May 14, 2012
Aboriginal-owned engineering firm launches in B.C.
A new Aboriginal company called Embark Engineering was formed recently in Prince Rupert, B.C. by the Lax Kw'alaams Band and Kerr Wood Leidal Associates Ltd. (KWL) consulting engineers.
Embark Engineering will pursue contracts in engineering services, including infrastructure planning, design and construction, project administration and resource management.
Prospective clients for the company are expected to come from government, industry, the Lax Kw’alaams Band and other First Nations.
The head office of Embark Engineering will be located in the Lax Kw’alaams band office, 35 kilometres north of Prince Rupert.
The operational office will be in the KWL head office in Burnaby.
Lax Kw’alaams has 51 percent ownership of Embark Engineering and KWL owns the remaining 49 percent.
The company will be governed by a management board consisting of five people: two members from the Lax Kw’alaams Band, two from KWL and one agreed upon by both parties.
Chief Garry Reece of the Lax Kw’alaams and Embark Engineering’s chairman of the board, said the new company wants to act as a bridge between First Nations and industry.
“We want to ensure the projects we work on attain the highest possible level of environmental standards, while respecting the values of the communities in which we operate,” Reece said.
He expects that the band will benefit from the economic development, as well as training and employment as engineers, technologists and field staff.
To this end, Embark plans to introduce an academic program and scholarships that will help band members start their careers.
“Many band members have already expressed interest in the new company,” Reece said.
Lax Kw’alaams is the largest band on the north coast of B.C., Reece said.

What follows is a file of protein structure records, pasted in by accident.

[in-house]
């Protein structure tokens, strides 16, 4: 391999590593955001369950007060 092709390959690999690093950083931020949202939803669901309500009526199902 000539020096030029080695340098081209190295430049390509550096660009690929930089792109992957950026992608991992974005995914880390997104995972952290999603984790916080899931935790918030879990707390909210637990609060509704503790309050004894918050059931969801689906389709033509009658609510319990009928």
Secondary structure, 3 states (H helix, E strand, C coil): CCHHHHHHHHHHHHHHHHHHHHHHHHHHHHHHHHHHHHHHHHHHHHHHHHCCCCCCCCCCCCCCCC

More than 3,500 members make up the bank and two-thirds live off-reserve.
The band’s corporate arm oversees 10 businesses.
They include a fishing plant, which will seasonally employ 100 band members, and Coast Tsimshian Resources LP, a $100 million company with two forest tenures in northwestern B.C. and a total allowable annual cut of more than 550,000 cubic metres.
KWL will provide management and engineering staff to the new company.
Frank Belfry, general manager of Embark Engineering and past president of KWL, said that, as Embark grows, it will hire more employees.
“We have a number of irons in the fire now;” he said.
“We expect to sign some contracts soon.”
KWL has had a 30-year working relationship with the Lax Kw’alaams Band.
“We’ve worked together building community infrastructure in Lax Kw’alaams,” Belfry said.
“The formation of Embark Engineering is a natural evolution of this relationship.”
The KWL-Lax Kw’alaams partnership represents a new way of working with First Nations.
“First Nations now are less reliant on Indian Affairs,” Belfry said.
“In its place there are many mutually beneficial agreements between First Nations and the private sector.”
KWL provides water engineering services for water supply and treatment, waste water collection and treatment, resource recovery, creek and river system management and hydrology.
Energy-related projects include the Kitasoo small hydro generation project at the village of Klemtu, a small community about 60 km north of Bella Bella that is cut off from the BC Hydro power grid, the Whistler Athletes’ Village low-temperature district energy-sharing system and the conversion of the district energy system on UBC’s Vancouver campus from an aging central steam system to a high-efficiency hot water heating system.
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